A Bird's Eye View of the Future
Story and Photos by Caitlyn Shumaker
Thirty-one years of flying but it never gets old. Having a bird’s eye view of the world. Taking your friends along to help them understand that there is so much more to see. That’s exciting! Flying is more than just a hobby to this pilot, this big-picture perspective describes how Norman Hopper guides students to a future they didn’t know were possible.
“I love Tech and I am proud to be a part of the university again doing everything I can to help students succeed,” Hopper said.
Hopper, associate academic dean of the College of Agricultural Sciences and Natural Resources at Texas Tech University, has served as a faculty member and has devoted his time to the ag students since 1976.
Hopper grew up on a farm in Petersburg, Texas, learning the intricacies of agriculture. Raised with the responsibilities of working on a farm, Hopper, and his younger brother learned discipline, the importance of agriculture and the ambition to further his education. Deciding on a college was an easy task for Hopper; he knew he wanted to attend Tech and study agriculture. In 1965, he completed his bachelor’s degree and then master’s degree in 1967, both in agronomy. Then in 1970, Hopper graduated with his Ph.D. in crop physiology with a minor in plant physiology from Iowa State University.
Upon graduation from Iowa State, Hopper joined the Iowa State faculty and taught classes in the plant and soil science department for five years. In 1976, Hopper and his family moved back to Lubbock, Texas, after accepting a job in the plant and soil science department at Tech.
“There’s something about Tech that you just can’t stay away from, so I came back and have been here ever since,” Hopper said as he beamed with joy.
Hopper is actively involved in CASNR. He serves as the advisor for Ag Council, member of the Tech Academic Council, and the founder and leader of the study abroad trip to China.
Additionally, he oversees the agricultural scholarship program and is the director for the Congressional Internship program. Even though he is constantly busy making decisions and advising, he still finds time to teach classes in the Plant and Soil Science Department and reach out to his students.
“The most rewarding part of my job is that I get to work closely with the students,” Hopper said. “It brightens my day that I get to help and interact with the ag kids.”
Hopper has helped many students with their education, career opportunities and life decisions. Clayton Cobb, senior pre-veterinarian major from Estancia, N.M., serves on the board of multiple organizations and gives all of the credit for his success to Hopper.
“I was looking to become involved with Tech and Hopper encouraged me to join the Pre-Vet Society at Texas Tech; since then I have become a part of many organizations,” Cobb said. “Through his belief in me, I now continue my Ag Council vice presidency and hold many positions in the Texas Tech University Senate.”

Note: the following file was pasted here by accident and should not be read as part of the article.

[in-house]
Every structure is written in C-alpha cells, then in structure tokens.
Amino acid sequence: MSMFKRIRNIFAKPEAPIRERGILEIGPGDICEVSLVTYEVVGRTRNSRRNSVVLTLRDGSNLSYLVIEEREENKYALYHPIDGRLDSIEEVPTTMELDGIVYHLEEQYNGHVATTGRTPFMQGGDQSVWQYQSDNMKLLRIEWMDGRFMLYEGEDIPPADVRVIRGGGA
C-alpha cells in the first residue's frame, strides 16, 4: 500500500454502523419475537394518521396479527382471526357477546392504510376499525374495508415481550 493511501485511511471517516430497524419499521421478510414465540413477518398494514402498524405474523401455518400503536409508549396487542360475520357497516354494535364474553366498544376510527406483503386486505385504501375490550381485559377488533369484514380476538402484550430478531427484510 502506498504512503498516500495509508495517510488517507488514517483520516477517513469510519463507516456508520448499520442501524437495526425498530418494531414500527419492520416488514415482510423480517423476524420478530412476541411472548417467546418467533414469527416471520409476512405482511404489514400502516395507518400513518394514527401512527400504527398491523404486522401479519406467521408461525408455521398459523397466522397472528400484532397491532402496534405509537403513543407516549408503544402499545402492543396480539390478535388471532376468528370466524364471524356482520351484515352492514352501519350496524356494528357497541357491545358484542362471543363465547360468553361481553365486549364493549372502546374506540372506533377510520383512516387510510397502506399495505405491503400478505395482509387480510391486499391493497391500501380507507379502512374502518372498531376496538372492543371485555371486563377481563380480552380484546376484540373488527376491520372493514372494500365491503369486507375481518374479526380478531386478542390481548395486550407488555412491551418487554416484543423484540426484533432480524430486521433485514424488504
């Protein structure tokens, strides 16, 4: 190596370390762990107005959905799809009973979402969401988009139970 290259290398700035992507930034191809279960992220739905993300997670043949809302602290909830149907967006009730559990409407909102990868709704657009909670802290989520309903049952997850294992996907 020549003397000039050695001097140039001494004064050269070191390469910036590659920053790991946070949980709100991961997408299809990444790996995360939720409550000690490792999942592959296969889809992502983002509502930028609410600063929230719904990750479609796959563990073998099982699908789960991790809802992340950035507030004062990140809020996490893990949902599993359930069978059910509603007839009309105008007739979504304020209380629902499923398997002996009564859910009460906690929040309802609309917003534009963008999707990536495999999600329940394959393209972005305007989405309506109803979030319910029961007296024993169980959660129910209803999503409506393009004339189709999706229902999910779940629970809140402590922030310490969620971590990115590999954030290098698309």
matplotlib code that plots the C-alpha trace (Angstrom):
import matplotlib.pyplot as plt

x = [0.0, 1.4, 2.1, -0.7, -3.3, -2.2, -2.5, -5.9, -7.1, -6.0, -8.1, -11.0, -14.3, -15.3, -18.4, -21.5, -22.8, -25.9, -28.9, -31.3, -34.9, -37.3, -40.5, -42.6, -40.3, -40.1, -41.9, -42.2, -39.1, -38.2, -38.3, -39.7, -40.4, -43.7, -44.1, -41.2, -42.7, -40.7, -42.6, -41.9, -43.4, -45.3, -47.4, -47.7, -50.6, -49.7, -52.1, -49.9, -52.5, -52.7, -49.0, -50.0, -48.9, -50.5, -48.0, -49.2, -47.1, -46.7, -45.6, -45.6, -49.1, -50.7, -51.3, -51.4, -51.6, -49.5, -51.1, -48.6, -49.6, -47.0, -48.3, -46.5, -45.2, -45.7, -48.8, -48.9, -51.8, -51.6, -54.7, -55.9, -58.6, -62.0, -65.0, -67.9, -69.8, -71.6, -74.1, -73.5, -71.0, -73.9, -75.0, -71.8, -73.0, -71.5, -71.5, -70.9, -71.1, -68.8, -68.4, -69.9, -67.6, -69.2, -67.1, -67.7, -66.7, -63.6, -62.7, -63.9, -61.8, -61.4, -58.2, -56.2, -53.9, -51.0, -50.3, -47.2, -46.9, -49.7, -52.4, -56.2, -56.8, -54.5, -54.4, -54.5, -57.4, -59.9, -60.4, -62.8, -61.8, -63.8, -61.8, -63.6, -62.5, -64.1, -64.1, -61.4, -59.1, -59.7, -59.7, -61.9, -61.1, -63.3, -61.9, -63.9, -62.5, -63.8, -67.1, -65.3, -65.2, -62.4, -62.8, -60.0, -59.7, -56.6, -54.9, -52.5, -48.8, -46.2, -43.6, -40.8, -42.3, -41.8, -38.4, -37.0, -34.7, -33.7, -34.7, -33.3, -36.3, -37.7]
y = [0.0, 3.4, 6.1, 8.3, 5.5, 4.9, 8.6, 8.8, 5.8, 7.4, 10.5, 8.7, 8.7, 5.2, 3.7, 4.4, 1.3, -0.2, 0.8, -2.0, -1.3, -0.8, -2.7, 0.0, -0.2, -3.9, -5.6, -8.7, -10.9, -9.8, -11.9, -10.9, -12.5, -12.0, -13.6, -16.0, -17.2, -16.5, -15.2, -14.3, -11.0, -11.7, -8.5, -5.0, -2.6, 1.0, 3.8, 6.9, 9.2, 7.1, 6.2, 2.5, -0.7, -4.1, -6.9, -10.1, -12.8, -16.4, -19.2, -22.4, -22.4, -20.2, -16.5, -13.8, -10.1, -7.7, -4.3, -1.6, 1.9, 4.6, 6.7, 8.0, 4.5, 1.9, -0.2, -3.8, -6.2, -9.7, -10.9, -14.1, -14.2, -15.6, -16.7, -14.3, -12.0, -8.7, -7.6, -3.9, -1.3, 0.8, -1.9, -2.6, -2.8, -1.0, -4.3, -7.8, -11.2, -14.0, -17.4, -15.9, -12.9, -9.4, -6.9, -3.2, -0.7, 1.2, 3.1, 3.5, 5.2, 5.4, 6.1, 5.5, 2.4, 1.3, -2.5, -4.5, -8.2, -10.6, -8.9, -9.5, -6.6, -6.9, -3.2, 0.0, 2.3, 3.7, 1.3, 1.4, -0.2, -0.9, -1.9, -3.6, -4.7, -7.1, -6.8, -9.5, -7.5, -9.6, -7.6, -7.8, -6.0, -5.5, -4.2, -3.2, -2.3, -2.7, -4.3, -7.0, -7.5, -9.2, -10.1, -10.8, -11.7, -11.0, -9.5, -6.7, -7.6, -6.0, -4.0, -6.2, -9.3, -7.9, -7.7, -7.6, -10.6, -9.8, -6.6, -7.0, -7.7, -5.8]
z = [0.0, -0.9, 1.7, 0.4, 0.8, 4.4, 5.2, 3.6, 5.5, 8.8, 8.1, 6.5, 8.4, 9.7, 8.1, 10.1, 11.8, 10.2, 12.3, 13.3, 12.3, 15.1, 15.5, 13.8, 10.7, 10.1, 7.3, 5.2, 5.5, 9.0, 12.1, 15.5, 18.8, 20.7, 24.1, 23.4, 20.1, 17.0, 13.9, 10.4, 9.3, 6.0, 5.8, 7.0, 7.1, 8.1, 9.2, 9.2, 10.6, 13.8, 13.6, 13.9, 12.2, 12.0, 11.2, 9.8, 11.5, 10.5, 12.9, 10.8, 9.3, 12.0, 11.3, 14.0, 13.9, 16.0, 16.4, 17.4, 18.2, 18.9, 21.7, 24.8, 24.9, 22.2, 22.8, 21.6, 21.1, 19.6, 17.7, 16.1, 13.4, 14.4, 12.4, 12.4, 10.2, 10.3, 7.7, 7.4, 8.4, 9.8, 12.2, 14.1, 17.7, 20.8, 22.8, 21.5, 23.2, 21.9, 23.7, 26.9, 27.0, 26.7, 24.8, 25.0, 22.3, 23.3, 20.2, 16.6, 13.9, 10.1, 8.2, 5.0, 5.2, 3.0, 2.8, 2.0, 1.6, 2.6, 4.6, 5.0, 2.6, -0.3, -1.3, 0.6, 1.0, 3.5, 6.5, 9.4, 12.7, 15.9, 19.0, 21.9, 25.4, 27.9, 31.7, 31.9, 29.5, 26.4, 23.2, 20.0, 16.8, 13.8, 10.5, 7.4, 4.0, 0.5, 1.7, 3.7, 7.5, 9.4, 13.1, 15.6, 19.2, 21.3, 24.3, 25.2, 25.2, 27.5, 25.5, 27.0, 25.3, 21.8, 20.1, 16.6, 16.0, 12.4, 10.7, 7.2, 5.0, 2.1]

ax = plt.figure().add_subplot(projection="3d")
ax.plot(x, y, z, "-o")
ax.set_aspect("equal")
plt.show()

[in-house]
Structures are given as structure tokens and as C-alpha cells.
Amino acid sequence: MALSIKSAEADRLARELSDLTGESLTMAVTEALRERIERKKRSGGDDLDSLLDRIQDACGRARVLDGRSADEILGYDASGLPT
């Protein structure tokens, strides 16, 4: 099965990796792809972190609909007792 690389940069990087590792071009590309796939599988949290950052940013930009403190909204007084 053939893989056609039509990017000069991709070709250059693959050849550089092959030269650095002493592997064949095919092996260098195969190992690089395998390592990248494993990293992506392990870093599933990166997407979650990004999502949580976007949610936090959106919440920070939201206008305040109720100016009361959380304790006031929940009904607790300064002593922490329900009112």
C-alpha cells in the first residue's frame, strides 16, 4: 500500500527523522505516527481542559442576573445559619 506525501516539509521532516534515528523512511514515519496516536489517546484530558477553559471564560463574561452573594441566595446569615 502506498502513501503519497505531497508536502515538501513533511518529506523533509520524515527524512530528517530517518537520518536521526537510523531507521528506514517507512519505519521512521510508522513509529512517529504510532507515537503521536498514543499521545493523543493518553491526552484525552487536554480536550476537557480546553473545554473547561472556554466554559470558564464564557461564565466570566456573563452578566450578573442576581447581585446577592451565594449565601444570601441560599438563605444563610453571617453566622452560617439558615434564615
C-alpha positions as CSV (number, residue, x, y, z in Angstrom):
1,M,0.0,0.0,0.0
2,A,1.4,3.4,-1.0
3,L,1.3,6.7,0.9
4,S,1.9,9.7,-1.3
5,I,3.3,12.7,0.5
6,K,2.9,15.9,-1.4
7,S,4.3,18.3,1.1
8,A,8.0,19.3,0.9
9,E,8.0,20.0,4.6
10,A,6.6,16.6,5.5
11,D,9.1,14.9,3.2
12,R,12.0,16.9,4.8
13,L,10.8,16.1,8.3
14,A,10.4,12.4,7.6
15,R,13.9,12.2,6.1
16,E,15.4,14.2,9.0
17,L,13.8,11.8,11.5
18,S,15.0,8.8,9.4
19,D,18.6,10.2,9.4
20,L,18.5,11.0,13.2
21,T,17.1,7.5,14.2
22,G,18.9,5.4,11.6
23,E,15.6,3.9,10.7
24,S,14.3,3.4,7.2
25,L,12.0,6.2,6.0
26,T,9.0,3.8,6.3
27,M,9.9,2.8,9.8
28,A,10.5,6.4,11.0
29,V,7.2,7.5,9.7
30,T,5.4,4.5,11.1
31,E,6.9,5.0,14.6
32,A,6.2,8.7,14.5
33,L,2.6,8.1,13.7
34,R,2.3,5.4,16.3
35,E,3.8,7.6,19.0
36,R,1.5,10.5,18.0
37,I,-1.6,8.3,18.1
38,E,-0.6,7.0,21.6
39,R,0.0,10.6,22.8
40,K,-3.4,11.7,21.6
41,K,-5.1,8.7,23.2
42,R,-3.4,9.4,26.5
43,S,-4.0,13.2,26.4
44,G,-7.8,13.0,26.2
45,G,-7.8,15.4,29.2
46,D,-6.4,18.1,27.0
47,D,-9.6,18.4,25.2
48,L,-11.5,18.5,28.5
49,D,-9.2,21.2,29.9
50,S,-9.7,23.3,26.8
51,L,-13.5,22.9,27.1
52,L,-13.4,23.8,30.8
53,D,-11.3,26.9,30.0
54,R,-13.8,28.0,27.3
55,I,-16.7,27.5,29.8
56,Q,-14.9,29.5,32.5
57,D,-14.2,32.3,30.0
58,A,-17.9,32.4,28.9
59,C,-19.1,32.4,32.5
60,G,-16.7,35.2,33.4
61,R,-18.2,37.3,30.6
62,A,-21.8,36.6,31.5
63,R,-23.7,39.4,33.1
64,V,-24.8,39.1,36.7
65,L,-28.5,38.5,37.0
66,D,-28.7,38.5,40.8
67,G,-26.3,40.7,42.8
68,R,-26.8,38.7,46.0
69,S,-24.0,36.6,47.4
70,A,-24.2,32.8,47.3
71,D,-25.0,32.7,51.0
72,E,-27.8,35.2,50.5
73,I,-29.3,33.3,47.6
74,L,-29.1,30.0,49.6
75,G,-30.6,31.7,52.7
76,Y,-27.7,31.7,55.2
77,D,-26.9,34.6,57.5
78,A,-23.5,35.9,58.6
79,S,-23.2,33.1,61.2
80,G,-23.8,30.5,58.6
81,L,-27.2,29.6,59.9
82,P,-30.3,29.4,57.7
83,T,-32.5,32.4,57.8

“His generosity and care for me and every student that has come into contact with him is amazing. I have never met a more approachable and kind-hearted individual in my life,” Cobb said.
Dr. Hopper oversees the CASNR Congressional Internship program affiliated with the U.S. Senate office in Washington, D.C. Each spring and fall semester Tech sends about five CASNR students to Washington, D.C., to intern with the U.S. senator and government. Stephen Sheppard, from Grapevine, Texas, majoring in wildlife management, was one of the chosen individuals to represent Tech through the congressional internship.
“Without Hopper’s help and encouragement, the internship wouldn’t have been possible,” Sheppard said about his acceptance for the congressional internship.
Hopper flew to Washington, D.C., a couple of times to check up with the interns and see how things were going. During his visit, he took the CASNR interns to dinner. Sheppard said Hopper was very caring and interested in how their experiences were going and what all they were learning.
“He was very personable and sincere during the whole experience,” Sheppard said. “I always felt comfortable going to him if I needed anything. I still have a great relationship with him today, and I know that he would make himself available if I needed him for advice or just as a friend.”
Hopper has been at Tech for a little over 30 years and has enjoyed working with students the most. Hopper always has a smile on his face and is happy to see his visitors anytime they stop by to visit.
Lybby Brown has worked for Tech since 1992 and has worked as Hopper’s assistant for the past seven years. She manages Hopper’s calendar, assists his classes when needed, books travel arrangements and administers the CASNR scholarship committee.
“He has always been so helpful,” Brown said. “If I ever have a problem, I know that I can go to him.” She said he is a caring and honest person and it shows through when he works with students every day.
Brown said Hopper is easy to work with, very flexible and is always open to welcome others whenever they need help, advice or just someone to talk to. She says he is focused when he is working and he scares easily if he is sneaked up on.
“If you surprise him while he is concentrating on work, he will jump three inches out of his chair!” Brown said while laughing. “So I usually tap on the door so he knows I’m there.”
Hopper has been a strong contribution to Tech over the past 34 years. Seeing everything from a bird’s eye view, he has an advantage to help any student who comes into his office for help or just to chat. He has been a proud supporter and representative of CASNR and Tech. He should be proud of what all he has accomplished during his time at Tech, and know that his contributions have not gone unnoticed.